Cigarettes Rise to Fame
In the 50s, the public watched movie stars such as James Dean, Elizabeth Taylor, Humphrey Bogart, Sophia Loren, Marylyn Monroe, and many more on the big movie screens with a cigarette in hand. If you smoked, you were glamorous or cool. Continuing through the 60s the popularity of smoking grew. While tobacco use has declined some since it peaked in the 60s, it is on the rise again. Truth Initiative released a short video “While You Were Streaming: Smoking on Demand.” Popular TV shows such as “Stranger Things” and “Orange Is the New Black” are attracting people to smoking in the same manner as the 50s and 60s.
Here is a concerning statistic released by a CDC report in 2018 called Economic Trends of Tobacco:
Smoking-related illness in the United States costs more than $300 billion each year, including:
- Nearly $170 billion for direct medical care for adults
- More than $156 billion in lost productivity, including $5.6 billion in lost productivity due to second-hand smoke exposure.
How Smoking Affects Healing
We have all seen or heard ads about how smoking is addictive and causes cancer. But what some do not realize is that smoking and second-hand smoke have other effects on the body. As a rehabilitation center, one of our concerns is how smoking affects and slows the body’s healing process. Let’s look at just how smoking does this.
Increases Healing Time
Smoking makes it more difficult for your body to get oxygen and nutrients to the injury or surgical site. This slows down healing and may extend the duration of your pain.
Your bones may not heal.
When a broken bone does not heal, it is called a non-union. Non-unions can happen when there is not enough stability, blood flow, or both. As covered above, smokers have problems with blood flow. Smokers may have anywhere from 2-10 times the risk of wound problems and/or non-union after surgery.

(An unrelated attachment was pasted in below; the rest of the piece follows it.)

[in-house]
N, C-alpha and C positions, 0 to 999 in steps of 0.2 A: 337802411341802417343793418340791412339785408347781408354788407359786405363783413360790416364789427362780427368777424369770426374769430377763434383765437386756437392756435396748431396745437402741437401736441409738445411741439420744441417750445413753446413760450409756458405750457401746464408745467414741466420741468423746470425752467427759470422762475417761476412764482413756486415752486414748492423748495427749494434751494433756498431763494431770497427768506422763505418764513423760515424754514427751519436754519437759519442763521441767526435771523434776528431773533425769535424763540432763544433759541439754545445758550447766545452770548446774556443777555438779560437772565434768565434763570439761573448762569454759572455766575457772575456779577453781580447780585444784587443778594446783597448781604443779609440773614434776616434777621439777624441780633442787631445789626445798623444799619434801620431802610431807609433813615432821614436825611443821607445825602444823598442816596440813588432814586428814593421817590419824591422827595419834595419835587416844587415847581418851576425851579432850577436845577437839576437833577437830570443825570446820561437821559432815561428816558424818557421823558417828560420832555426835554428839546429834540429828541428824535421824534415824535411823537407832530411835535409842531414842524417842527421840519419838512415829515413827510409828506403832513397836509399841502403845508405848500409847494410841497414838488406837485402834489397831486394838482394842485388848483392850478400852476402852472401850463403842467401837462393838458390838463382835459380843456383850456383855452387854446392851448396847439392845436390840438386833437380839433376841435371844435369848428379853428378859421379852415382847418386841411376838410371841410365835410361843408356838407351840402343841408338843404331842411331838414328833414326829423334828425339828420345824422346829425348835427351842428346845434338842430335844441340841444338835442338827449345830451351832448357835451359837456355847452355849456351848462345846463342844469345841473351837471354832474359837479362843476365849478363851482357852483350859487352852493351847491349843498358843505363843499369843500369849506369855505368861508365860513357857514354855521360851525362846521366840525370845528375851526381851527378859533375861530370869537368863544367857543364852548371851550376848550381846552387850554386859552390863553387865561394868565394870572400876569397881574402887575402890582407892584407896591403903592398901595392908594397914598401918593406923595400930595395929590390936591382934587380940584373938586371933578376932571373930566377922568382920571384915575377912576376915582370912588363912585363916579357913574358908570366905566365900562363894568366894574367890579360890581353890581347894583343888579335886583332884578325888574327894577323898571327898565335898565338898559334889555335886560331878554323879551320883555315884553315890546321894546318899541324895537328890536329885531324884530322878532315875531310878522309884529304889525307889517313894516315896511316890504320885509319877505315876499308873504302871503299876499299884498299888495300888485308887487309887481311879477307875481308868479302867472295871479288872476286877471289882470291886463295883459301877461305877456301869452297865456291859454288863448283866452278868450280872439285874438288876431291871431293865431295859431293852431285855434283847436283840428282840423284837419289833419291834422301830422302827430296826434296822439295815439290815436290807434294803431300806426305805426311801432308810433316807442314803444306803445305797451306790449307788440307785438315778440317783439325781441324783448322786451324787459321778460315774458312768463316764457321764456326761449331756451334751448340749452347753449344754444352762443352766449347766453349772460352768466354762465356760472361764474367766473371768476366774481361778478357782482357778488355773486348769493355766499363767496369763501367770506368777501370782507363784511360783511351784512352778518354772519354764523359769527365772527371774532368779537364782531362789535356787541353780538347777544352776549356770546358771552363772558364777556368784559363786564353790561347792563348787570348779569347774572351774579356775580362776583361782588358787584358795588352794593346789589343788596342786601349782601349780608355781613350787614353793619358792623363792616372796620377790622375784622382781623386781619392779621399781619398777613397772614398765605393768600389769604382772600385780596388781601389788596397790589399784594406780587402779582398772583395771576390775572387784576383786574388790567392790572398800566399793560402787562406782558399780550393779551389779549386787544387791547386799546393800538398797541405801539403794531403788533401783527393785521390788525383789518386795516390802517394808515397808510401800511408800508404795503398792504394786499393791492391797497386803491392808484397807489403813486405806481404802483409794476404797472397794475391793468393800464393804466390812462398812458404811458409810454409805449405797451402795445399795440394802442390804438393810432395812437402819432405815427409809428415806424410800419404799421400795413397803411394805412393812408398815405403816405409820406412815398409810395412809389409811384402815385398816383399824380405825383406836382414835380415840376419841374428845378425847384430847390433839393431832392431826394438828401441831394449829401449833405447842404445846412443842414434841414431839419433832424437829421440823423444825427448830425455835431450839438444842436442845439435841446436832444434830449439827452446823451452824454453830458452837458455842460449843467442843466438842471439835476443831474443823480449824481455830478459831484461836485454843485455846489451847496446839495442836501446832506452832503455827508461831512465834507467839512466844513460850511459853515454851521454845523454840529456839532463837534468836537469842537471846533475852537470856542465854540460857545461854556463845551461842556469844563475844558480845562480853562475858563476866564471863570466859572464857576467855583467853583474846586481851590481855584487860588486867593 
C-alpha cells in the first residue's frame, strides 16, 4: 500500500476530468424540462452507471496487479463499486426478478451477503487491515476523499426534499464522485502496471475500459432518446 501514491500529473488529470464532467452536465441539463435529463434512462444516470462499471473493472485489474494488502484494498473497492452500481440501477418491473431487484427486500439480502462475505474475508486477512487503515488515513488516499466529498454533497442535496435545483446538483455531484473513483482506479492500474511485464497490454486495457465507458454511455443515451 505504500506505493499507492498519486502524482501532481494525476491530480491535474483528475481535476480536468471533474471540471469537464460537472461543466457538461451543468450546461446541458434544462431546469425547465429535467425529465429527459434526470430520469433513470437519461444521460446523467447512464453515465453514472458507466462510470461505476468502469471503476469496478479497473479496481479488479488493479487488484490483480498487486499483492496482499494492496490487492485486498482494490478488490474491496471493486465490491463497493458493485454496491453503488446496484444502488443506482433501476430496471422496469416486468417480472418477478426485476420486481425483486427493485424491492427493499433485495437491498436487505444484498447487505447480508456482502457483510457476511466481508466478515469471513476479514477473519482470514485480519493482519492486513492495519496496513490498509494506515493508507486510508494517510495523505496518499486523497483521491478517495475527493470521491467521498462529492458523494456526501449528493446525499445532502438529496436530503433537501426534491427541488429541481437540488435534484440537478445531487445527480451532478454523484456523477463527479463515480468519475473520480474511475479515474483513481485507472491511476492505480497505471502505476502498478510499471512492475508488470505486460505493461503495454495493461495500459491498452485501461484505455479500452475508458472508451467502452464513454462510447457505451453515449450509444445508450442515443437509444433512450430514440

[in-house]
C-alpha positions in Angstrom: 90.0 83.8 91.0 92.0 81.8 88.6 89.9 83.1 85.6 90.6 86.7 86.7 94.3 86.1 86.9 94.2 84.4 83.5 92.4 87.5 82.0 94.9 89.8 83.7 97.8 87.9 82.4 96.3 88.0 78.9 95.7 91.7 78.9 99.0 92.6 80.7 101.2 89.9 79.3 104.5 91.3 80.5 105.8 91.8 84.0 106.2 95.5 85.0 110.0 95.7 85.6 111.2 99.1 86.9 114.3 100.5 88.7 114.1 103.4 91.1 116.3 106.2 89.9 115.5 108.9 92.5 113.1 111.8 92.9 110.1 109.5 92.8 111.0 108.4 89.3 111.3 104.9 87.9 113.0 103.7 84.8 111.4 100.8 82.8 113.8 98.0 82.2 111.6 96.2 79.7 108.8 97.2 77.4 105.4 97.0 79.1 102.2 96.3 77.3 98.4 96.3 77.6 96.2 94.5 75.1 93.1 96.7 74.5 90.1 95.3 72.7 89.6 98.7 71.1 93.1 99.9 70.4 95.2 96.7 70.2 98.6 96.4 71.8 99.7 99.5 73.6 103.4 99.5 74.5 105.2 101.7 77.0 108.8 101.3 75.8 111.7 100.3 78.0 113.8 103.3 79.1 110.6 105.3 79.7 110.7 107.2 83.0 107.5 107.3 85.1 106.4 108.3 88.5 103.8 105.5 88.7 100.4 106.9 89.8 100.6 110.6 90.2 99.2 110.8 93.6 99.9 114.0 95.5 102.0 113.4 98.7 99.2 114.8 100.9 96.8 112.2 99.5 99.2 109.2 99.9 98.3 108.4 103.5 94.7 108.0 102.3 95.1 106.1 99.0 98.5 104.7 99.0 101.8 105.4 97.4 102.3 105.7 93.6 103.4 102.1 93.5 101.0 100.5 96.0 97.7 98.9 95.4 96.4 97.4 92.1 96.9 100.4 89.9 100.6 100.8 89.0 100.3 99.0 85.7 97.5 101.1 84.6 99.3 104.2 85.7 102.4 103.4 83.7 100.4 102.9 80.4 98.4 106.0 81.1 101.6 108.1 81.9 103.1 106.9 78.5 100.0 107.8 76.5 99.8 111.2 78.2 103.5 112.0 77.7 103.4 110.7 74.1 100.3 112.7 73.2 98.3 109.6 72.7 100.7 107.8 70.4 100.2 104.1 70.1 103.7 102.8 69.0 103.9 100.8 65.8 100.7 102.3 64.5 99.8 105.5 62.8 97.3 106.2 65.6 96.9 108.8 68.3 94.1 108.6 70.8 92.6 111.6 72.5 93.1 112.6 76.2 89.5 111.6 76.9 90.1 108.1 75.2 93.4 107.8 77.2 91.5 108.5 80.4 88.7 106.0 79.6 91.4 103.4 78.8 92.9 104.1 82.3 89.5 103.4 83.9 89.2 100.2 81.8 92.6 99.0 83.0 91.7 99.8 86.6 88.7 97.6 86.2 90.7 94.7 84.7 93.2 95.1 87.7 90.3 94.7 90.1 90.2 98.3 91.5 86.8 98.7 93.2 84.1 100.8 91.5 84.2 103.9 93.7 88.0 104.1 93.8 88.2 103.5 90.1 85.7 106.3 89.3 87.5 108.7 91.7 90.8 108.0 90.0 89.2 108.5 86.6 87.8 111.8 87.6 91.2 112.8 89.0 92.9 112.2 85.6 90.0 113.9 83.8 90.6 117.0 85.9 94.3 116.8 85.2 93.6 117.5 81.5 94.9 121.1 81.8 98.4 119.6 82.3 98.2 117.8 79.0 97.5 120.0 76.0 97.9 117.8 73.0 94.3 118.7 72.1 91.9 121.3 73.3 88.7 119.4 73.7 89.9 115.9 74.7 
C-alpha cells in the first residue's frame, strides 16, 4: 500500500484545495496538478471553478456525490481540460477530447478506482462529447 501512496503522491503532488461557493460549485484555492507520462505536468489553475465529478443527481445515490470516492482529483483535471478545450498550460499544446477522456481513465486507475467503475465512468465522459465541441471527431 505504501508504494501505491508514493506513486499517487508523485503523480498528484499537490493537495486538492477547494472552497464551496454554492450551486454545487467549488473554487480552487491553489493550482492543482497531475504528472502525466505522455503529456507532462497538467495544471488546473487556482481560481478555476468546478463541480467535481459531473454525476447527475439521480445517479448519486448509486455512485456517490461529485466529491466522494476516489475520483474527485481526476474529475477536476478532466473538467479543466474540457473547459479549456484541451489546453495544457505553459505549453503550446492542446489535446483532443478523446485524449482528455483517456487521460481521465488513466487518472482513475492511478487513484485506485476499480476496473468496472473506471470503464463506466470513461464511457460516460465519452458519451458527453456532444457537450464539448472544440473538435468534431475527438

Your body has trouble fighting infections.
Smokers have shown to have up to four times the risk of infection after surgery. Chemicals in cigarette smoke limit the activity of infection-fighting cells called neutrophils. Neutrophils are cells that get rid of bacteria that can cause an infection. Without normal neutrophils, an infection could set in that may require antibiotics or even more surgery to cure.
What Can You Do?
To speed up healing and prevent further injuries, the best thing you can do is quit smoking. We know it is easier said than done because of the addictive nature of cigarettes. But you are not alone. There are online sites such as smokefree.gov that give tools and tips on how to quit smoking. Also, we can help you on the road to a healthier life. Chiropractic, vitamin therapy, and better nutrition, can help you quit smoking while also helping you heal faster. We specialize in rejuvenating therapies here at the Carolina Rehab Center.
We wish you the best on your road to healing.
Dr. J. Craig Strickland, DC
Carolina Rehab and Physical Medicine Center
1211 48th Ave N
Myrtle Beach, SC 29577